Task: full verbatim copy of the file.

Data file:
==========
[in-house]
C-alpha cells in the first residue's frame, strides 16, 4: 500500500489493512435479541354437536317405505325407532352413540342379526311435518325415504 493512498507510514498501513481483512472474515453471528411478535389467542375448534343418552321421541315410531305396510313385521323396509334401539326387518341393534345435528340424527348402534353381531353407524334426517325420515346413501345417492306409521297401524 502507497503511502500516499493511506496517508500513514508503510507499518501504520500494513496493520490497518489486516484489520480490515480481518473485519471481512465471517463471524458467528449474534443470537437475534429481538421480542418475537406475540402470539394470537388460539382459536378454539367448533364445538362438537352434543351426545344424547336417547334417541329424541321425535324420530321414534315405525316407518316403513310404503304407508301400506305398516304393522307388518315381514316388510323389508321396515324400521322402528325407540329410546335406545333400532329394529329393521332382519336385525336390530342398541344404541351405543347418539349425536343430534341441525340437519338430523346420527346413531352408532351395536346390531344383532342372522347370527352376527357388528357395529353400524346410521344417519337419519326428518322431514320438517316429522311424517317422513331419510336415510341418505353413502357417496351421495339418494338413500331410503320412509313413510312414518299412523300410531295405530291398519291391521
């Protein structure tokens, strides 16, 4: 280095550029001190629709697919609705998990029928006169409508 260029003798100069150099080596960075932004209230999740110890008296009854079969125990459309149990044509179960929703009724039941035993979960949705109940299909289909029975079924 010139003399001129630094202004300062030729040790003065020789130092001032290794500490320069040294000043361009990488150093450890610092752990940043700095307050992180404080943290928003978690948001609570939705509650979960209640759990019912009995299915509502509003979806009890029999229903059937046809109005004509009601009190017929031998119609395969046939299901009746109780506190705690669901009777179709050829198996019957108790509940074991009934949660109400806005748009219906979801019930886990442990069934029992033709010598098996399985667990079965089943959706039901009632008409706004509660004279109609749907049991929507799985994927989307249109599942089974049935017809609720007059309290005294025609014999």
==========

[in-house]
C-alpha cells in the first residue's frame, strides 16, 4: 500500500489493512435479541354437536317405505325407532352413540342379526311435518325415504 493512498507510514498501513481483512472474515453471528411478535389467542375448534343418552321421541315410531305396510313385521323396509334401539326387518341393534345435528340424527348402534353381531353407524334426517325420515346413501345417492306409521297401524 502507497503511502500516499493511506496517508500513514508503510507499518501504520500494513496493520490497518489486516484489520480490515480481518473485519471481512465471517463471524458467528449474534443470537437475534429481538421480542418475537406475540402470539394470537388460539382459536378454539367448533364445538362438537352434543351426545344424547336417547334417541329424541321425535324420530321414534315405525316407518316403513310404503304407508301400506305398516304393522307388518315381514316388510323389508321396515324400521322402528325407540329410546335406545333400532329394529329393521332382519336385525336390530342398541344404541351405543347418539349425536343430534341441525340437519338430523346420527346413531352408532351395536346390531344383532342372522347370527352376527357388528357395529353400524346410521344417519337419519326428518322431514320438517316429522311424517317422513331419510336415510341418505353413502357417496351421495339418494338413500331410503320412509313413510312414518299412523300410531295405530291398519291391521
């Protein structure tokens, strides 16, 4: 280095550029001190629709697919609705998990029928006169409508 260029003798100069150099080596960075932004209230999740110890008296009854079969125990459309149990044509179960929703009724039941035993979960949705109940299909289909029975079924 010139003399001129630094202004300062030729040790003065020789130092001032290794500490320069040294000043361009990488150093450890610092752990940043700095307050992180404080943290928003978690948001609570939705509650979960209640759990019912009995299915509502509003979806009890029999229903059937046809109005004509009601009190017929031998119609395969046939299901009746109780506190705690669901009777179709050829198996019957108790509940074991009934949660109400806005748009219906979801019930886990442990069934029992033709010598098996399985667990079965089943959706039901009632008409706004509660004279109609749907049991929507799985994927989307249109599942089974049935017809609720007059309290005294025609014999």